Transparency Solomon Islands questions developments in mining industry

We need genuine foreign investment

Transparency Solomon Islands | Solomon Star

TRANSPARENCY Solomon Islands is asking the question – do we have sufficient laws and policies to attract legitimate foreign investment?

The Democratic Coalition for Change Government (DCCG) has announced a number of policies designed to attract new foreign investors to our shores.

How can we ensure that the investors we attract will generate benefits for Solomon Islands without adding to local tensions and conflicts?  Can we encourage investment from companies that will not result in allegations of corrupt practices in the way they do business?

The logging industry has not set a good precedent.

Recent developments in mining operations in the country do not seem to demonstrate any improvement.

In 2014, a small group of foreign investors, including the directors of PT Mega Bintang Borneo, registered thirteen separate companies.  All of these nominated “mining” as their primary business sector.

All of these companies are registered in a period of 5 months between May –September 2014.

Below are the names of the 13 mining companies:

  1. Gold Mark Mining Ltd.
  2. PT BahteraMitraSakti Ltd.
  3. Santorica Indo Resources Ltd.
  4. PT Mega Bintang Borneo Ltd.
  5. PT PelayaranBharunaSamuc.
  6. Mega Solomon Mining Ltd.
  7. PT BahteraMitraTrada Ltd.
  8. United Solomon Mining Ltd.
  9. High Land Mining Ltd.
  10. PT BintangArwana
  11. Golden Solomon Resources Ltd
  12. Richmont Mining Ltd.
  13. Grand Peak Solomon Ltd.

TSI believe that it is in the best interest of the public to know if these strings of mining companies with different names but same directorship is a genuine investor  to do mining in different part of the country.

Why have these individuals registered so many different companies?

Does the Foreign Investment Division or Company Haus have any concerns about these developments?

Do they have sufficient powers to act if they do have concerns?

Is the law limiting a company to a maximum of three prospecting licences being enforced?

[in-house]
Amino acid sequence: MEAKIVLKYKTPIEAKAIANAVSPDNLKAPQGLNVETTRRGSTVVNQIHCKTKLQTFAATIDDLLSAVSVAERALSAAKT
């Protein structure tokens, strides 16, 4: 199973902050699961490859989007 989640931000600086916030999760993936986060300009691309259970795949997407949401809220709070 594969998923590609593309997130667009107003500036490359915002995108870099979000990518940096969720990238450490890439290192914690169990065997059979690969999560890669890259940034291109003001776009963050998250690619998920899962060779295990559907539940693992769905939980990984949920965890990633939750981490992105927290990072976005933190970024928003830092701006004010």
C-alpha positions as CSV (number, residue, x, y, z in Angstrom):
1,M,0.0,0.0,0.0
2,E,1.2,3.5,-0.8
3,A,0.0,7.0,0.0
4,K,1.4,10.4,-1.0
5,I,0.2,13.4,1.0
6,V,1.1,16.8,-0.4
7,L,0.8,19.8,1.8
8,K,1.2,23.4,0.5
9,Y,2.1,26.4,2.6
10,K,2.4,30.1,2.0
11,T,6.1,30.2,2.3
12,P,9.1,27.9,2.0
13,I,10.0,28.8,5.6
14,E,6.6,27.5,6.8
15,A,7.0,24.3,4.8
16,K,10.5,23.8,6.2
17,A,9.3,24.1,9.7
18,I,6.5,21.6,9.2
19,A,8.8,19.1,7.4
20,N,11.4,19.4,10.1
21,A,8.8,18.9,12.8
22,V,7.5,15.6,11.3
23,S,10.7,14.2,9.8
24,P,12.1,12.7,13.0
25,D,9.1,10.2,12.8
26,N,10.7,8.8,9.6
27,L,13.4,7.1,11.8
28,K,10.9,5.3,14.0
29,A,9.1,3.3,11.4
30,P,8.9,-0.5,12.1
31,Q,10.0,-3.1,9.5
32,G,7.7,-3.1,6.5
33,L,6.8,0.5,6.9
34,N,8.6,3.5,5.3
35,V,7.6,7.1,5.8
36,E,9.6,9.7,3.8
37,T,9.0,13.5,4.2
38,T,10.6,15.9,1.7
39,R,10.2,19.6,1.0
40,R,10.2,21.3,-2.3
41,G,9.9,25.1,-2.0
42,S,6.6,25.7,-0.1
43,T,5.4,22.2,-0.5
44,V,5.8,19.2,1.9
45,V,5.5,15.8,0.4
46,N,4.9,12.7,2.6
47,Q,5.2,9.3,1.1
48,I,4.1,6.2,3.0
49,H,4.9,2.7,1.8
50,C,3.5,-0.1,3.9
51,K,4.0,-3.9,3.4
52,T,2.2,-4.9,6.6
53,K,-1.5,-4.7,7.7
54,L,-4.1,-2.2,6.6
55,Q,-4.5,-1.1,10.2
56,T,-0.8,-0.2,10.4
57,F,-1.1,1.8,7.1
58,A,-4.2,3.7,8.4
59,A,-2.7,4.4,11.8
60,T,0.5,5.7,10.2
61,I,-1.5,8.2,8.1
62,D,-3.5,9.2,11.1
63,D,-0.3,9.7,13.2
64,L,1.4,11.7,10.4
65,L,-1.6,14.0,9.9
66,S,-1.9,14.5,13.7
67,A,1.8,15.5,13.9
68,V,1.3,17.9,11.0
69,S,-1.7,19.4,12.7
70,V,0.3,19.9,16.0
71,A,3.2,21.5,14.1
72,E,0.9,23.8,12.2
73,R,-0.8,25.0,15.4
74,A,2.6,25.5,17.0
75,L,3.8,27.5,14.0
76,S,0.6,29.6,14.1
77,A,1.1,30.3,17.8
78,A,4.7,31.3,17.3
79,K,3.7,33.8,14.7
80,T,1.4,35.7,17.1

Why TSI is asking these questions is because of the fact that there is a cloud over the operations of PT Mega Bintang Borneo, who was granted a lease to mine bauxite in Renbel Province just  three months after being granted a prospecting license.

Earlier this year, the Attorney General Chambers Office produced a report recommending the cancellation of the company’s mining lease due to a series of legal irregularities.

On the 7th of May 2015, the Minister of Mines after deliberation with the Mines and Mineral Board acted to cancel PT Mega Bintang Borneo’s lease on the basis that it’s prospecting license contravene with section 6(a) and 6(b) of the Mines and Mineral Act 1990.

Thus, any further mining operation of PT Mega Bintang Borneo in Rennell is null and void. Meaning PT Mega Bingtang Borneo must pack up and leave the country.

Coincidence, this decision came in the wake of Bintang Borneo’s apparent attempt to deceive Customs with a fake  permit to allow them to export its stockpile of bauxite on Rennell Island. The Ministry of Mines swiftly advised Customs to seize the vessel.

However, shortly afterward, the Cabinet did come up with a contradictory decision to what the Ministry of Mines had made. Cabinet has directed customs to release seized vessel and the illegal bauxite consignment to be exported.

These are very controversial issue which does not reflect well on the PT Mega Bintang Borneo as one of the 13 mining companies under the same directorships to invest in mining industry and respect our laws.

Is this are the kind of investment we will see from these companies?

Also, the recent allegation by a senior member of the Mines and Mineral Board that suggested close links between these companies and certain Members of Parliament and Cabinet Members with these mining companies is a real concern.

This only shows that these companies are not here only for mining interest but they are here to influence the leaders of our nation to their interest and not of the people.

Thus, the question remains, “Do these 13 mining companies under the same directorship are genuine companies to invest in the mining industry of Solomon Islands”.


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Filed under Corruption, Financial returns, Solomon Islands

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